Libraries

Libraries in Thiq are where all the magic happens. Think of them as plugins for Thiq itself, allowing you to change gameplay for all players. Even if you have no coding experience, here might be the place where you learn cause it's stupid simple.

Creating A New Library

Lets start with the basics. In the plugins/Thiq/libs folder (create it if you don't have it), make a new file greeting.js. I'm going to teach you how to create a plugin that greets a player when they login. Trust me, it's a lot easier than it sounds.

1: Open the file. This sounds stupid, but some people forget. Once you're in the file, it should be blank. If it's not, clear it. It has to be a blank slate.

2: Create the event handler. Scary right? Don't worry, it's simple. Just simply write (or copy and paste) this into the file:

registerEvent(player, 'join', function (e) {

});

Now, what the hell is going on? Lets break it down.

By calling the function registerEvent that's built into Thiq, we're telling it that we want to call something when a certain event happens. In this case, we want PlayerEvents, so we signify that by using the player object.

Next we have the second argument, 'join'. I think you can figure out what this means. We're waiting for a player object to call the PlayerJoin event. Put simple, we're telling Thiq what the name of the event we're watching for should be called.

Finally, we have the handler function. This function has the eventArgs object passed to it. Easy.

3: Send a message to the player that logged in. Now, all of the code will go within the registered handler. To get the player that logged in, simply use:

...
var player = e.getPlayer();
...

Remember, the objects passed into the handler in the Java version is the same as in the JavaScript version. This means that to send a new join message to the player, we can use:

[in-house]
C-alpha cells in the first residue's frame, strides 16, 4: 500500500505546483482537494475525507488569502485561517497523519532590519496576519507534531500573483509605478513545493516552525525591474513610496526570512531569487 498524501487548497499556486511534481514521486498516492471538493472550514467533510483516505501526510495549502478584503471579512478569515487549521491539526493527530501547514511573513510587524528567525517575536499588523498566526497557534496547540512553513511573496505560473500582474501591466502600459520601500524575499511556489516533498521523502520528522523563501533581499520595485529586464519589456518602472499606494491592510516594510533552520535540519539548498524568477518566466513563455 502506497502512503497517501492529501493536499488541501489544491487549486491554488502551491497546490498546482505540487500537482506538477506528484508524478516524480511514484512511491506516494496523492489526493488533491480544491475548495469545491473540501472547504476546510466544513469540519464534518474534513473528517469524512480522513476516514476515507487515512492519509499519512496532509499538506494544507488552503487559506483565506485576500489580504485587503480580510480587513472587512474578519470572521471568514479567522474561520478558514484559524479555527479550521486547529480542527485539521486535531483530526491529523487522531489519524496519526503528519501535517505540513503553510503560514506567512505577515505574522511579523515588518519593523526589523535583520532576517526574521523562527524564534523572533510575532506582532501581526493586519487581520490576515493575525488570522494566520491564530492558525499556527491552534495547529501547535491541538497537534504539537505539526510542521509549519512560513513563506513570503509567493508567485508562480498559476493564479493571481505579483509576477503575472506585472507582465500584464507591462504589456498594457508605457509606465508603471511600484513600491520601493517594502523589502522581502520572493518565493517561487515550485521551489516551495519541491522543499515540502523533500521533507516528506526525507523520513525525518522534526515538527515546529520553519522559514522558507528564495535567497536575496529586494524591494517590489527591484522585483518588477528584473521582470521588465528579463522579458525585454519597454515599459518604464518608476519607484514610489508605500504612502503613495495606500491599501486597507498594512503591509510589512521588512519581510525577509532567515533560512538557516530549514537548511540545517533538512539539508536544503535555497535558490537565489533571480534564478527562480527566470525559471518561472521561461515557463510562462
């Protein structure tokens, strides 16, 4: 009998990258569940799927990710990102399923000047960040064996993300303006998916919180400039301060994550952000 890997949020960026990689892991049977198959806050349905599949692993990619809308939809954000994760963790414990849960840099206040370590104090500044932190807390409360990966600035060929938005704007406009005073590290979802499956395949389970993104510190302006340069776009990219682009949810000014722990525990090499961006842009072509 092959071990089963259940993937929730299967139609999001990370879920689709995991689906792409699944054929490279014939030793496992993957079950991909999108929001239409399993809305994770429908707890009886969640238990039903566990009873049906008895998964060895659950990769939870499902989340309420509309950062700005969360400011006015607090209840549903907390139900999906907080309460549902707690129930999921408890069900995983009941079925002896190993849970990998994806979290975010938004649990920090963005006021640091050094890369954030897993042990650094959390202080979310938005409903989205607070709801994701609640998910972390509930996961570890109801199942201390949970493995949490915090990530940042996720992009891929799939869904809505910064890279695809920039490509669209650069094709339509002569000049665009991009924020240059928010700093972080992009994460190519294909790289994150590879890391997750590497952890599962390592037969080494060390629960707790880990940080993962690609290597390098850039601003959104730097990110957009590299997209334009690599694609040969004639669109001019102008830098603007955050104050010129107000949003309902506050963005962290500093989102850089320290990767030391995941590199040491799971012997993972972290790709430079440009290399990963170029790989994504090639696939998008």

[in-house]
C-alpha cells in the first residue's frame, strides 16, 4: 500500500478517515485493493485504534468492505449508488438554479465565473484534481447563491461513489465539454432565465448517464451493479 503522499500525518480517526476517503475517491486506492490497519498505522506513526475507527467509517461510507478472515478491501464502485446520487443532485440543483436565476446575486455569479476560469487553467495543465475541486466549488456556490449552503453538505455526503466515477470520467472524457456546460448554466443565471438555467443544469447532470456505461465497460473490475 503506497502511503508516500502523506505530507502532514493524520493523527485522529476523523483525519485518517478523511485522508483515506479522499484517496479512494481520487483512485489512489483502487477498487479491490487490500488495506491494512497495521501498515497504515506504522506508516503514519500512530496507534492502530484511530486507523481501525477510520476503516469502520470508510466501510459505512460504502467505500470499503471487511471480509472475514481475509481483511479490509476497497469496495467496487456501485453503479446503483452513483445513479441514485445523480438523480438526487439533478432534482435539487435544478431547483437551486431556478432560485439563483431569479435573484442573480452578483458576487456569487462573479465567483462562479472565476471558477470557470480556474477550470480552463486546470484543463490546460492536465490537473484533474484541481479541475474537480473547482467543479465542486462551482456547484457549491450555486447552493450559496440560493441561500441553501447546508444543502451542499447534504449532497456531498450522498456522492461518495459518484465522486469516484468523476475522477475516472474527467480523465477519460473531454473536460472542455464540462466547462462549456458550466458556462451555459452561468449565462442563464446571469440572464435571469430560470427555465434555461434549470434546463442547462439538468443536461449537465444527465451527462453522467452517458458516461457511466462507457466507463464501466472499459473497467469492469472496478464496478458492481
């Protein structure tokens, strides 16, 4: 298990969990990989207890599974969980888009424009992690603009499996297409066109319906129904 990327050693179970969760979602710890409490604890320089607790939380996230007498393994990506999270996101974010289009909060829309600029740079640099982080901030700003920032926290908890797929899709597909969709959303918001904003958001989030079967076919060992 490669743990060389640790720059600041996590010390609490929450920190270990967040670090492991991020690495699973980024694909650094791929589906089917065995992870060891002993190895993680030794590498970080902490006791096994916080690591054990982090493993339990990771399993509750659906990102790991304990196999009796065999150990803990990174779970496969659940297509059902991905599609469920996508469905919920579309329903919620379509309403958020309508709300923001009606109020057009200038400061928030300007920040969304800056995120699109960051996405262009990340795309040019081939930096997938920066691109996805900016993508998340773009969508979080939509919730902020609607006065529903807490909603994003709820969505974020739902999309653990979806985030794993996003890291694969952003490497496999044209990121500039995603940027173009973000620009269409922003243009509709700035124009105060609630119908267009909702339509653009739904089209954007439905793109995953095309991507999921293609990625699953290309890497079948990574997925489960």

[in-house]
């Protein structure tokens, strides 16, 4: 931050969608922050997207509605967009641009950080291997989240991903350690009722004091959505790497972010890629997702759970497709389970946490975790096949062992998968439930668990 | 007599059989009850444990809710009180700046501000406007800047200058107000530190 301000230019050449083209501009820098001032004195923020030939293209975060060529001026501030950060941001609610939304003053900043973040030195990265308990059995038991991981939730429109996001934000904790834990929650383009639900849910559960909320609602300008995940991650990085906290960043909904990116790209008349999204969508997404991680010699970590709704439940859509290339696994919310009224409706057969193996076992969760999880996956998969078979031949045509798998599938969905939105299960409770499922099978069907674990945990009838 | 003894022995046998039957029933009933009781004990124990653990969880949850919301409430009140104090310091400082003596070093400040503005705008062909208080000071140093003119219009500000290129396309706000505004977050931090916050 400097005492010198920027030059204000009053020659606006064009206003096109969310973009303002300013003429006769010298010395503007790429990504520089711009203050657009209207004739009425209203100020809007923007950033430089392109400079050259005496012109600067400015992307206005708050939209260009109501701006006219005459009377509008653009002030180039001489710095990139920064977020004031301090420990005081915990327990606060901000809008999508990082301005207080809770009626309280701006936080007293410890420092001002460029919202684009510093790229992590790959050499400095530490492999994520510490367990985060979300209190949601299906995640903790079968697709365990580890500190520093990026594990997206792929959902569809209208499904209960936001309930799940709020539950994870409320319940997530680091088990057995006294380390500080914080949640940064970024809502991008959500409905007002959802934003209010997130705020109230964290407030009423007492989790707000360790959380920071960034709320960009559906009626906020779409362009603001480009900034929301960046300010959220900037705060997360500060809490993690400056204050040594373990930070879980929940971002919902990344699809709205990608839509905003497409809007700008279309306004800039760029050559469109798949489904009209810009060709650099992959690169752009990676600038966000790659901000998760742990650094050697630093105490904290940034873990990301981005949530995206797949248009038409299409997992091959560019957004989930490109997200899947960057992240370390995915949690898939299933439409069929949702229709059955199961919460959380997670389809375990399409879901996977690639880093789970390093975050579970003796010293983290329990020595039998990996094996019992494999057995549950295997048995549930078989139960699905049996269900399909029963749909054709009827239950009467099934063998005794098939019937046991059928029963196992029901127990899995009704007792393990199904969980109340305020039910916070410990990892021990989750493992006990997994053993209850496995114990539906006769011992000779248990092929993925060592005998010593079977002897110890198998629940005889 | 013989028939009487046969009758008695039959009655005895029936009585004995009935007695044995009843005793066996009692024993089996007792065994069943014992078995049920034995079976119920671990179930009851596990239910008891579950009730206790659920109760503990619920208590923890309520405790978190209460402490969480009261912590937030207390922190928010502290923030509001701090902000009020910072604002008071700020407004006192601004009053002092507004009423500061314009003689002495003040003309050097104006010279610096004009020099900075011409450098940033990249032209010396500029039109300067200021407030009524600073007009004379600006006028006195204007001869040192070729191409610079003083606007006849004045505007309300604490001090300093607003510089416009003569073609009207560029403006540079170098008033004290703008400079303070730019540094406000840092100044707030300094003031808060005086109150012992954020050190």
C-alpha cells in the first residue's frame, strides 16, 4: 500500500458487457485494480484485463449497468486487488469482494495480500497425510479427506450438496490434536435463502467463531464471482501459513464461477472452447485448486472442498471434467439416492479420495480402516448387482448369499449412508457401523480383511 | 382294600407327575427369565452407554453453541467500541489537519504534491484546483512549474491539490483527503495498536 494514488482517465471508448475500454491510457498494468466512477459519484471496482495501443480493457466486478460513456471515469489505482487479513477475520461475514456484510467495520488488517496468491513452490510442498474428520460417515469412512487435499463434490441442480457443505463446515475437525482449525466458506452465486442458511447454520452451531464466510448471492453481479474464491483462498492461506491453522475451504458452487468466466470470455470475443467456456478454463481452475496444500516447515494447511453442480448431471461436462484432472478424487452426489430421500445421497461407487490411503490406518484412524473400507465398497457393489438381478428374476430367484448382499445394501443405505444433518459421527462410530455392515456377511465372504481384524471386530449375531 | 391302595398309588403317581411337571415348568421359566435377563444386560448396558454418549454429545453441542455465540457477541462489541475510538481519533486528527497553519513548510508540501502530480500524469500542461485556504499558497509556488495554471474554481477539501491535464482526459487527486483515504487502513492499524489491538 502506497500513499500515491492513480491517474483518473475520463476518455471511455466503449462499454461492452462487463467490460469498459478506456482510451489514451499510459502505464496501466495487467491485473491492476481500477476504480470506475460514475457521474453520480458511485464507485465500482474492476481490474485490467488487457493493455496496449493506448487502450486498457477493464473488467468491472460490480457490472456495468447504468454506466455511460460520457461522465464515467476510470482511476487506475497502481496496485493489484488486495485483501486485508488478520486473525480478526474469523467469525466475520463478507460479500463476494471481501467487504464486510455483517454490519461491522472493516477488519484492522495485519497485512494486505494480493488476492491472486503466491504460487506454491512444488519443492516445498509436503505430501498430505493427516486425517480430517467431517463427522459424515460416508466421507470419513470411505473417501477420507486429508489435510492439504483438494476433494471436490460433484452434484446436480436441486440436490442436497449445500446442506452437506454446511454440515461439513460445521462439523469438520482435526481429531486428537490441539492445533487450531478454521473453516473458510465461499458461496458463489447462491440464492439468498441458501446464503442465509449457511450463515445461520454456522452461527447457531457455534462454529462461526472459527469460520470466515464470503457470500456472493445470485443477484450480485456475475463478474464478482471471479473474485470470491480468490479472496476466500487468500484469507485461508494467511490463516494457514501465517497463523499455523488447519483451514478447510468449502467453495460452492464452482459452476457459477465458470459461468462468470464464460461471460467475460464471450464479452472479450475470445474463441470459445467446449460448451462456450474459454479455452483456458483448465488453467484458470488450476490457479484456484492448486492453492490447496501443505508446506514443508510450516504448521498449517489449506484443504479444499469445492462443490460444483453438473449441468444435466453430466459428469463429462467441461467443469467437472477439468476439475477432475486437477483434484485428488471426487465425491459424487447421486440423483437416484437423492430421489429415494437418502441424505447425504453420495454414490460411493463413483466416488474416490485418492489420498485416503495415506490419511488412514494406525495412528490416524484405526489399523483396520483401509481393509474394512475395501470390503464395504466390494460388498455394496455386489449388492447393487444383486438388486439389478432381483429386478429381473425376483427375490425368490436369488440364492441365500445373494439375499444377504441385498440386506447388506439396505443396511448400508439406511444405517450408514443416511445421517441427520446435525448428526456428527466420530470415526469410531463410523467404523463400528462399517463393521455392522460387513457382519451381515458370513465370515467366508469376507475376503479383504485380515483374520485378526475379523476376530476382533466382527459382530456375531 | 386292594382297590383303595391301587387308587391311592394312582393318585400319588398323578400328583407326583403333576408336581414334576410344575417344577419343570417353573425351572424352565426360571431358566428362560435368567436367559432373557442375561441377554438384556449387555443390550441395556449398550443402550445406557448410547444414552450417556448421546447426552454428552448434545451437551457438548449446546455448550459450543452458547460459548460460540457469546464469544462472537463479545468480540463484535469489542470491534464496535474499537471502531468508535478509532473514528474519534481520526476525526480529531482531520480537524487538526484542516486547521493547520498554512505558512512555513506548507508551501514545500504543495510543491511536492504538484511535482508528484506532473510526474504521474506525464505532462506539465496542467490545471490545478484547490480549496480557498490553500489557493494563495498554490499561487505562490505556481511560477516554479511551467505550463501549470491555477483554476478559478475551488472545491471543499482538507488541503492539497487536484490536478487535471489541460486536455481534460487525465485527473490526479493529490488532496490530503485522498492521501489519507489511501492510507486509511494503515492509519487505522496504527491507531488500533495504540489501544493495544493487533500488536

...
player.sendMessage("Welcome to the server!");
...

4: Add the library to the .json. In thiq.json, lets add the JS file to the libraries array to be loaded. It should now look like this:

{
    "libraries": [
        "greetings.js"
    ]
}

If you're confused about how the code should look, the greetings.js file should look like this:

registerEvent(player, 'join', function(e) {
    var player = e.getPlayer();
    player.sendMessage("Welcome to the server!");
});

Adding references to other libraries

While this may not be used in your average script, it's also useful to know. Thiq incorporates NodeJS's module system, but libraries handle it a little differently. When using require within libraries, if you're referencing a module, it works as expected. This means that if you have the async module installed, you can call require('async') and it'll work fine. But if you try to reference a file directly from a library file, there's a few things to know:

1: All files are relative to the libs folder. If you intend to require a specific file from a library file, you must use require('./libs_file.js').

2: __filename and __dirname is not passed to a library file as expected simply because of the dynamic loading the Thiq requires. This is the reason #1 happens.

3: All library scripts are loaded in a wrapped function call. Any variables set in the library script will not apply globaly. To do this, you need to use global.variableName or global.functioName to implement to the global scope.

Now, we move on to making modules!